Perspectives on gender equality in Scotland

Research output: Chapter in Book/Report/Conference proceedingChapter (peer-reviewed)peer-review


On the brink of the last Scottish referendum in 1998, it seemed that following numerous calls, equality would be central to the ‘new politics’ of Scotland and present in the new institutions and the new approaches to tackle poverty, inequality and social justice that were emerging. Women’s representation was high on the political agenda following the visible 50-50 campaign led by the STUC women’s committee. Indeed, women comprised 48 (37 per cent) elected representatives in the first Scottish Parliament. The establishment of an equal opportunities committee in the Scottish Parliament and an Equality Unit within the Scottish government (then the Scottish Executive) all pointed to an institutional commitment to advancing equality for all in Scotland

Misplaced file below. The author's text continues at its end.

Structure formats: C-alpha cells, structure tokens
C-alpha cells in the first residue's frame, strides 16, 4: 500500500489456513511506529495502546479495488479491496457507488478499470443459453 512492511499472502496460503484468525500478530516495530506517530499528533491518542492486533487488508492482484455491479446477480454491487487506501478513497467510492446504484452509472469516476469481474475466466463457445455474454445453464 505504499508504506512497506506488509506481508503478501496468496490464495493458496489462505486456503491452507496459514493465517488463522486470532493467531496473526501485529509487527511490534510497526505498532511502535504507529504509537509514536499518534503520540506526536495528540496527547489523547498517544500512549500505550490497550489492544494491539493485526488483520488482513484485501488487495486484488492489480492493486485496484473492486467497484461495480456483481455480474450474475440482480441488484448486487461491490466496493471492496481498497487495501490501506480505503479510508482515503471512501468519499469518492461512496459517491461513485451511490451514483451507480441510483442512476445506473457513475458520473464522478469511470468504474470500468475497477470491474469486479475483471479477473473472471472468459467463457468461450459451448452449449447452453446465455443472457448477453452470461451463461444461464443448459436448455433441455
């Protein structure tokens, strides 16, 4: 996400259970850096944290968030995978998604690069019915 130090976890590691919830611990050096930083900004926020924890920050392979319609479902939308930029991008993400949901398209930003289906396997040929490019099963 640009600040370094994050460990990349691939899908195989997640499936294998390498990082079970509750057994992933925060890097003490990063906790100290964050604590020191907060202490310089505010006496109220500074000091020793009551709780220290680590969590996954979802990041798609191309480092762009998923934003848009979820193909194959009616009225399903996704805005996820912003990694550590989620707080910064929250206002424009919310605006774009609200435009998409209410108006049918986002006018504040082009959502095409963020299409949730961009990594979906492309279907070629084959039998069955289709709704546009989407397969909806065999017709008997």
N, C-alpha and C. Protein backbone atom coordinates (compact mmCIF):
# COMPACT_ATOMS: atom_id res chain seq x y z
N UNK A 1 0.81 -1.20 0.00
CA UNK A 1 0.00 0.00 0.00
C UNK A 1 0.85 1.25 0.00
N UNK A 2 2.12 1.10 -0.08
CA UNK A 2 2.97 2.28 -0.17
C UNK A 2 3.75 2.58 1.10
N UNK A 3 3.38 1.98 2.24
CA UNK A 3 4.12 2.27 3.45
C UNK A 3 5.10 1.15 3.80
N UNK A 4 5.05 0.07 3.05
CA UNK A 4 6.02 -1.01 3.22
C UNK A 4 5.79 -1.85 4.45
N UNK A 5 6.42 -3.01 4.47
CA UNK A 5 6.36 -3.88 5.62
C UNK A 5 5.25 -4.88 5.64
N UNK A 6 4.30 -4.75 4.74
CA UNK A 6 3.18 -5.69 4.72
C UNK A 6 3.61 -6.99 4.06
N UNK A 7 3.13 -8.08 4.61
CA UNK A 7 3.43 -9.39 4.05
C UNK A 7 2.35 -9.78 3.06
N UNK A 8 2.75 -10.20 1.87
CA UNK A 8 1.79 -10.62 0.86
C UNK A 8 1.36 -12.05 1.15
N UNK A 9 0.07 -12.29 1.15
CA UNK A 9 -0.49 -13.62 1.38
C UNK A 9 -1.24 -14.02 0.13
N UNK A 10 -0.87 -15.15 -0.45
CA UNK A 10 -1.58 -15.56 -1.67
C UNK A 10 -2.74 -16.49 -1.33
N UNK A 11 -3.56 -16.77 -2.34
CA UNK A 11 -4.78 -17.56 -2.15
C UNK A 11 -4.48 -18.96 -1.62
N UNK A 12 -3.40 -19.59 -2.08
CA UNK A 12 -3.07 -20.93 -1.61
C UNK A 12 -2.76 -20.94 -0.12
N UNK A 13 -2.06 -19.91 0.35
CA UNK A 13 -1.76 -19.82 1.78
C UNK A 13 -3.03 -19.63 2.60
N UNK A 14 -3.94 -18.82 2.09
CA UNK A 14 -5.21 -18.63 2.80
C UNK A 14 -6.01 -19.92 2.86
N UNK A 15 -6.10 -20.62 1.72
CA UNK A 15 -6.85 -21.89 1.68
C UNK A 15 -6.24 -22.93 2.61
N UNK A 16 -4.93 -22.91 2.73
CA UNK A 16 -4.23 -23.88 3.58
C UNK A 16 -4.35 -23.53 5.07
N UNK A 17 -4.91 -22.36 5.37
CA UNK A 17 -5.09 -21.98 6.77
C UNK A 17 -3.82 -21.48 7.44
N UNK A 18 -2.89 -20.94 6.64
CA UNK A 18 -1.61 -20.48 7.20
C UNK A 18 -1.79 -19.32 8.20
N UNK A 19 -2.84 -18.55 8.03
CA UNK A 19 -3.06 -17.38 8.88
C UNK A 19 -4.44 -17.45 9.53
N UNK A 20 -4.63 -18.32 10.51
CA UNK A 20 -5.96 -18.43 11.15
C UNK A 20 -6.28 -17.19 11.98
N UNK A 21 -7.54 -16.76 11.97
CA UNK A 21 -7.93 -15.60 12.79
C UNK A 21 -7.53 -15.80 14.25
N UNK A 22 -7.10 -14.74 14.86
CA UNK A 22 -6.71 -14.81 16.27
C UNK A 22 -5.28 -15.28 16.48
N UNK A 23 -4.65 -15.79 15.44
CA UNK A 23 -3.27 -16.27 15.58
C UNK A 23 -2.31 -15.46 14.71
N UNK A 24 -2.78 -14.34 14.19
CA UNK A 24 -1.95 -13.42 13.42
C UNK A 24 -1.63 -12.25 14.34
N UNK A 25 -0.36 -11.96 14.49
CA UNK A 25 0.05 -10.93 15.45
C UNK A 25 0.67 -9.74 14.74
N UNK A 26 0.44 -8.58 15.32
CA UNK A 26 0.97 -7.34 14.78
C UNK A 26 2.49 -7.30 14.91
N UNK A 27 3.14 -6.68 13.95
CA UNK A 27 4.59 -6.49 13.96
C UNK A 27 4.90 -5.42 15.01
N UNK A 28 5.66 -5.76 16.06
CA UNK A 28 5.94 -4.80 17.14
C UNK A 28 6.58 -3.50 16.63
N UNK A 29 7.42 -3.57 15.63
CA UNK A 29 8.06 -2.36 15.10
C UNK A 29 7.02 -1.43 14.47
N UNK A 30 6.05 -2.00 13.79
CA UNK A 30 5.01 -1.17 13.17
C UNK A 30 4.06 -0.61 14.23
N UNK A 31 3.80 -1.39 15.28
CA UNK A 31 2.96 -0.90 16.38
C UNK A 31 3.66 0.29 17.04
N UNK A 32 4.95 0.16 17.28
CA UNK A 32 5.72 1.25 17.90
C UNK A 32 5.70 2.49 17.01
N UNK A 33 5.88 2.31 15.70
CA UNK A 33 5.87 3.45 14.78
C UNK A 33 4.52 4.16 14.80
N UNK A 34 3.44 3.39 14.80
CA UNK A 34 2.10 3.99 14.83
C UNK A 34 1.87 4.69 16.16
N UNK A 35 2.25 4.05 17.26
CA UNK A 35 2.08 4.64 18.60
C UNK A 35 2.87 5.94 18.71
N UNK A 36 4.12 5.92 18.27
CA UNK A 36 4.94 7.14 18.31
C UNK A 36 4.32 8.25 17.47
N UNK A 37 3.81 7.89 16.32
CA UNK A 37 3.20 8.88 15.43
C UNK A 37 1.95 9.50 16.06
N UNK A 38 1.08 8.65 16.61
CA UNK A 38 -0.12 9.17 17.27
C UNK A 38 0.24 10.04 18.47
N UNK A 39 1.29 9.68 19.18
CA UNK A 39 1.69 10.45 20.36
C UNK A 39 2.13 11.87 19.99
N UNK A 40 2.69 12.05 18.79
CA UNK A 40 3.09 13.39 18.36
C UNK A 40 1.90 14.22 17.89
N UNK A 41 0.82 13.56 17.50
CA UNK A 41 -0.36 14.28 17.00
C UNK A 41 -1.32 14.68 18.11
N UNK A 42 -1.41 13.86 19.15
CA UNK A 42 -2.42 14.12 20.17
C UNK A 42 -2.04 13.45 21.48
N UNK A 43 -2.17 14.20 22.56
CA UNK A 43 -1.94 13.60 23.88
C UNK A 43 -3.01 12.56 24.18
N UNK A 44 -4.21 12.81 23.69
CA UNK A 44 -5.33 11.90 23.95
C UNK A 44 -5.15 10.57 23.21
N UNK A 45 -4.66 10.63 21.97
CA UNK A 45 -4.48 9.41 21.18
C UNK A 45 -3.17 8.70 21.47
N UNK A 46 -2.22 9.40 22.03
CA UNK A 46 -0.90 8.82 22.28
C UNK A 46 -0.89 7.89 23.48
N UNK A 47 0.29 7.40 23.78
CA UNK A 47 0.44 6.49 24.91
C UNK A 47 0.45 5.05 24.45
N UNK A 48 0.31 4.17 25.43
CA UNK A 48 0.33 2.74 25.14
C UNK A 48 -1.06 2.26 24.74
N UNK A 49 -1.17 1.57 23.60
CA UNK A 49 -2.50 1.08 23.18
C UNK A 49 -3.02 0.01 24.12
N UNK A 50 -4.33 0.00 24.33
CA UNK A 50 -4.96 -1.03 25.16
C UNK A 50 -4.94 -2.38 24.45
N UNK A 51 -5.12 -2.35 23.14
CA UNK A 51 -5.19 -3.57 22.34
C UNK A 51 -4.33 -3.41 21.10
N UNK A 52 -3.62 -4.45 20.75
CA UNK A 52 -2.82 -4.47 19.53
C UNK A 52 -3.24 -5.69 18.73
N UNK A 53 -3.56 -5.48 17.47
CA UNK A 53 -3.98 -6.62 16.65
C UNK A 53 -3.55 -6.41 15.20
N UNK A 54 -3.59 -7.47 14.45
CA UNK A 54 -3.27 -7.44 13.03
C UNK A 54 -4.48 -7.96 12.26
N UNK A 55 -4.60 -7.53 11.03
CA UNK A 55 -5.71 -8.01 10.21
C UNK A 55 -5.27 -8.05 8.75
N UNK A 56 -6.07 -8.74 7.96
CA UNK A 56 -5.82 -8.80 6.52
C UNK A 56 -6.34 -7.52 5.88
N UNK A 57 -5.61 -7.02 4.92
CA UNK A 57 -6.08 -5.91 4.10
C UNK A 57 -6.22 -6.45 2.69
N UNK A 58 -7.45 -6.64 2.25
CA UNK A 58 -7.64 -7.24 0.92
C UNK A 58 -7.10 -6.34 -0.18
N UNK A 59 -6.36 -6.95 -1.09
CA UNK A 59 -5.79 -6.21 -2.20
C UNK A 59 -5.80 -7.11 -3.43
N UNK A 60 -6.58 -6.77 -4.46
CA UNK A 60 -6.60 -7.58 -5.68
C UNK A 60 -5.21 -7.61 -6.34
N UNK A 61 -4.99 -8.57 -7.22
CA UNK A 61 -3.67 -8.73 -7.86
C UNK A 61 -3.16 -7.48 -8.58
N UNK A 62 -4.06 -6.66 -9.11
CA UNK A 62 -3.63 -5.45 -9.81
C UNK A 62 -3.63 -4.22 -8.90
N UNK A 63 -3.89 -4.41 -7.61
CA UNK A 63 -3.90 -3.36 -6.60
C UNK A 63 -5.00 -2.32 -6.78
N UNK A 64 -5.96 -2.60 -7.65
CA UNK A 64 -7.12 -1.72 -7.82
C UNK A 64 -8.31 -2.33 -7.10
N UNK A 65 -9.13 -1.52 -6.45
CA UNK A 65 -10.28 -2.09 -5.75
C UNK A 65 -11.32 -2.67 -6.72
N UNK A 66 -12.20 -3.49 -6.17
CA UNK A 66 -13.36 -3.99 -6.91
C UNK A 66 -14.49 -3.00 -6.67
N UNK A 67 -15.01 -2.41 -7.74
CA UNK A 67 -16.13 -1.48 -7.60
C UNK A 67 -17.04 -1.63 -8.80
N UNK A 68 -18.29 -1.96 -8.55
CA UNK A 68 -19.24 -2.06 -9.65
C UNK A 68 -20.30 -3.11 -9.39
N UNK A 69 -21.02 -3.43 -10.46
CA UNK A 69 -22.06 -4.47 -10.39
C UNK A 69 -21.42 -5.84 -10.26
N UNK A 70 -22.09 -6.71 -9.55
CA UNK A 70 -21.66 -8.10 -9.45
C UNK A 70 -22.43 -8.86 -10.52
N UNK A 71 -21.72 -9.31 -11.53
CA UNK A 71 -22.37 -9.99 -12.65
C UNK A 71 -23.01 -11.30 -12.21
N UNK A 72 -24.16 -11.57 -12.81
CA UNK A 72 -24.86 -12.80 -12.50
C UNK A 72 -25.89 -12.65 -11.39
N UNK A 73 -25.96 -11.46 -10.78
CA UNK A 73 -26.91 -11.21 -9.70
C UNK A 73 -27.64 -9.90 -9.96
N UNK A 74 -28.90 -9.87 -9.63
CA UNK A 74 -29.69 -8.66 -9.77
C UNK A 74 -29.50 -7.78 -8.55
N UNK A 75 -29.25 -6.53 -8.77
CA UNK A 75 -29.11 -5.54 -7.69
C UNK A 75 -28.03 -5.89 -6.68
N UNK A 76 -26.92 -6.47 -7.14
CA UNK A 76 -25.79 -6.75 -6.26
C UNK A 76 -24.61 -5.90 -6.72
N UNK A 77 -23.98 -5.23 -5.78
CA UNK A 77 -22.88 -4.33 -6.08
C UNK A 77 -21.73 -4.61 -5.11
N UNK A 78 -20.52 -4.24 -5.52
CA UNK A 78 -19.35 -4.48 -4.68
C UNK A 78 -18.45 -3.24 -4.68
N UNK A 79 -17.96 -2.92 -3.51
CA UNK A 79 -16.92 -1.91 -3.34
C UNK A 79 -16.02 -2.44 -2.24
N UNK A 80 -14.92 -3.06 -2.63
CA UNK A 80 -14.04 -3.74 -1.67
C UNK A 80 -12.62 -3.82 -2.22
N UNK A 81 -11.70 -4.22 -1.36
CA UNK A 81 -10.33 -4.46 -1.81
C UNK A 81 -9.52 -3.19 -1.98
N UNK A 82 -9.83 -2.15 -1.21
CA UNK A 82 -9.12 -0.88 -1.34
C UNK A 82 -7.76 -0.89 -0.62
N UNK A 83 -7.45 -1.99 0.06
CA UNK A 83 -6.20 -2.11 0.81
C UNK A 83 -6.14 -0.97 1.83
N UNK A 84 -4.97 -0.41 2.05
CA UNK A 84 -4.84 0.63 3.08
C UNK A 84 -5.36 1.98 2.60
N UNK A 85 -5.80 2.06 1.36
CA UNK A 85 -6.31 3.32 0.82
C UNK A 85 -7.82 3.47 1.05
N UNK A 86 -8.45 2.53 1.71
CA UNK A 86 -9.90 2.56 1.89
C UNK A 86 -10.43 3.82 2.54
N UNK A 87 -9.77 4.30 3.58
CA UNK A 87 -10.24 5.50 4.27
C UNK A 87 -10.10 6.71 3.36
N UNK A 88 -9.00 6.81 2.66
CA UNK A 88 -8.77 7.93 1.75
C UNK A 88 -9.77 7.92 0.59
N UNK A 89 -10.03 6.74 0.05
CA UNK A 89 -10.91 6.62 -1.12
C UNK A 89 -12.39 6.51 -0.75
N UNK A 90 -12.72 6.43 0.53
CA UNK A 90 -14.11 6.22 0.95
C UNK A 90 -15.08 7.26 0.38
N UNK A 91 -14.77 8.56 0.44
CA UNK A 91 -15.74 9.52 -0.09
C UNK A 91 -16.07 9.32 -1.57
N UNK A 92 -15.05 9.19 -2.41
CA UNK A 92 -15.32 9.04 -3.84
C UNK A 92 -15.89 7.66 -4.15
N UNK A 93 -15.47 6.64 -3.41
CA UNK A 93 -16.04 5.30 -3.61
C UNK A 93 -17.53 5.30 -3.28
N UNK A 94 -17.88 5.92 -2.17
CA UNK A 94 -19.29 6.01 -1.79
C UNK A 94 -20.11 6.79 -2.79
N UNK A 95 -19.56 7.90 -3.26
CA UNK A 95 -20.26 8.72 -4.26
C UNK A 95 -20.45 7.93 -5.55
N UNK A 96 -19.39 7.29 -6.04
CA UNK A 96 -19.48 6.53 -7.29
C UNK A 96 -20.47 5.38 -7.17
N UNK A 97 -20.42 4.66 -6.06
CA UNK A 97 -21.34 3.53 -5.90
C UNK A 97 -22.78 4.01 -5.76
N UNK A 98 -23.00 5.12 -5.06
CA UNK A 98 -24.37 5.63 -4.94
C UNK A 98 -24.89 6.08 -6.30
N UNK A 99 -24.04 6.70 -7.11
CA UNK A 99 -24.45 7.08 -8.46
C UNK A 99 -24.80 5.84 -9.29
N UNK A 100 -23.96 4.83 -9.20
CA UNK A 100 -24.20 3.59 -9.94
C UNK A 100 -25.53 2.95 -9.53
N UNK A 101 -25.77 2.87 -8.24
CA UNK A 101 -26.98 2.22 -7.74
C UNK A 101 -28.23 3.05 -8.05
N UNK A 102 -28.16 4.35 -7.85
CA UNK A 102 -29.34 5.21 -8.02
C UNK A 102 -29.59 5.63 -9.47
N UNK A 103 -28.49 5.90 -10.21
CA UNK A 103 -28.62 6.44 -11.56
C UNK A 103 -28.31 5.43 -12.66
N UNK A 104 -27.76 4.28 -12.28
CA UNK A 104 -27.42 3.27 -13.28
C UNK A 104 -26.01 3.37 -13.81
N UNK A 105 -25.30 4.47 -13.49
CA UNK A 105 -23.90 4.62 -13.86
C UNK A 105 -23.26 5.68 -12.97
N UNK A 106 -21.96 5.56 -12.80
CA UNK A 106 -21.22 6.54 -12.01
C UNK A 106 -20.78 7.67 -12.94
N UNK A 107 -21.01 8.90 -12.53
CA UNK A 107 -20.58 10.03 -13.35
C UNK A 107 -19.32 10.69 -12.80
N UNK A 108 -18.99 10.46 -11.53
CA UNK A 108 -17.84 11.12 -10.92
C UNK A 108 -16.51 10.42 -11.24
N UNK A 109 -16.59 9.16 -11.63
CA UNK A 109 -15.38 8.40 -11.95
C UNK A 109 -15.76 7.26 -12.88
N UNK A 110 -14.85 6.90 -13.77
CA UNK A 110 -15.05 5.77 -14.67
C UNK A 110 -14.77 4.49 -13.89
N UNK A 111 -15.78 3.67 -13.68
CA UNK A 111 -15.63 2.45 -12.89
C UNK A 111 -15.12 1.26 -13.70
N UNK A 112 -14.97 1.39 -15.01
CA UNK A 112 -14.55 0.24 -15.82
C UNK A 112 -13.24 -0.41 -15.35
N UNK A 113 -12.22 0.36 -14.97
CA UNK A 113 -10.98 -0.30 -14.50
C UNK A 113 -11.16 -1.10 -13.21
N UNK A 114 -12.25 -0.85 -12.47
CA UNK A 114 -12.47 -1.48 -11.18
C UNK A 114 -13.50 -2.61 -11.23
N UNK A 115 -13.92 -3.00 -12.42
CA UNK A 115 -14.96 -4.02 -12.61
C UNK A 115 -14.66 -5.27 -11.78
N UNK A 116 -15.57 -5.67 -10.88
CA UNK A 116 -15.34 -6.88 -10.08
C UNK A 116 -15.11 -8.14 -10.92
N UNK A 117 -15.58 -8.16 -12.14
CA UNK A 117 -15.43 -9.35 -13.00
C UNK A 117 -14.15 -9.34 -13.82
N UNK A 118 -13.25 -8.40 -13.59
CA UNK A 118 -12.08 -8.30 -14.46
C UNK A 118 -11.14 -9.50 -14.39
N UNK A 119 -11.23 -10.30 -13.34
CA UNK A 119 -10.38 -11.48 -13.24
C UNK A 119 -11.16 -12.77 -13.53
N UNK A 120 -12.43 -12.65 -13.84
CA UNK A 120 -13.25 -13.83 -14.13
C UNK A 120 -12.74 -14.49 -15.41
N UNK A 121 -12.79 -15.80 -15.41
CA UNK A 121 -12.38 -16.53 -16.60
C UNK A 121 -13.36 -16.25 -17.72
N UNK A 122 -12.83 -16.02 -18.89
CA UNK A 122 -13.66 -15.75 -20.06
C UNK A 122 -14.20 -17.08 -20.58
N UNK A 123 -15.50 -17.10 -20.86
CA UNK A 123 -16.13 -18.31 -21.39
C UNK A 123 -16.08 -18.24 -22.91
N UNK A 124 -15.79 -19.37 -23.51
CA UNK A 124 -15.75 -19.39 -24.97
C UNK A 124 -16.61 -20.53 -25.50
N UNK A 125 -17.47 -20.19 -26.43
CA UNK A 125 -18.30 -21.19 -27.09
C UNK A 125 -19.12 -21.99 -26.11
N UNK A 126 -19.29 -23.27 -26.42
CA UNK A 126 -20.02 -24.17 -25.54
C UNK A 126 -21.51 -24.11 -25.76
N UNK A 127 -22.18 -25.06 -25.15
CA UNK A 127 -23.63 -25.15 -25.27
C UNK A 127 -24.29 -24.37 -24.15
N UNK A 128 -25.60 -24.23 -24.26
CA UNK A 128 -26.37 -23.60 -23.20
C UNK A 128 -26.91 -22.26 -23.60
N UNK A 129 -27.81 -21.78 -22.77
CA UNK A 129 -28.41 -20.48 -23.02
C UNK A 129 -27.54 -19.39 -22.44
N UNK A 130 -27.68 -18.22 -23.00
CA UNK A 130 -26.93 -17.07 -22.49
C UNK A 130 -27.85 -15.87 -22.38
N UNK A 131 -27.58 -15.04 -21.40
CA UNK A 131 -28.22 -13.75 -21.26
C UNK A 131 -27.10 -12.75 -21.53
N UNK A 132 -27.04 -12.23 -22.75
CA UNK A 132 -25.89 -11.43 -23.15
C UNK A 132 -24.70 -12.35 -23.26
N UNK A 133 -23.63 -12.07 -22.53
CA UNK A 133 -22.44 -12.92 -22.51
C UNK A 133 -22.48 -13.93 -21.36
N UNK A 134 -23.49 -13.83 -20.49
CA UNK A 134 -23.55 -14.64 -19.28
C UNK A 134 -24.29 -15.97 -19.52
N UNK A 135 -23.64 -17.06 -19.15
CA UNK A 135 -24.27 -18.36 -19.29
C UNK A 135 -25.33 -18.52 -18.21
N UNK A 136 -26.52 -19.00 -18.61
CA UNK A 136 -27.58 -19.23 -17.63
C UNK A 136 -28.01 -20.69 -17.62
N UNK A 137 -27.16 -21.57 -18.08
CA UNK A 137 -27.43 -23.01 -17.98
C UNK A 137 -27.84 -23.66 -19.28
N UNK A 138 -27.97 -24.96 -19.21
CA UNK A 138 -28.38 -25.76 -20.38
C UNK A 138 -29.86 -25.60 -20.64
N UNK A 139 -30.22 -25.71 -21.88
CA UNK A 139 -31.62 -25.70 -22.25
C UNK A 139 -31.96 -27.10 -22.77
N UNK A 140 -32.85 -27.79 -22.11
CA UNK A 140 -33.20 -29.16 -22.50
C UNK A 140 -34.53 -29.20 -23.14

Original languageEnglish
Title of host publicationPoverty in Scotland: The Independence Referendum and Beyond
EditorsJohn McKendrick, Gerry Mooney, John Dickie, Gill Scott, Peter Kelly
Place of PublicationLondon
PublisherChild Poverty Action Group
Number of pages7
ISBN (Print)9781906076948
Publication statusPublished - Mar 2014


  • poverty
  • women
  • Scotland
  • policy
  • gender budgeting


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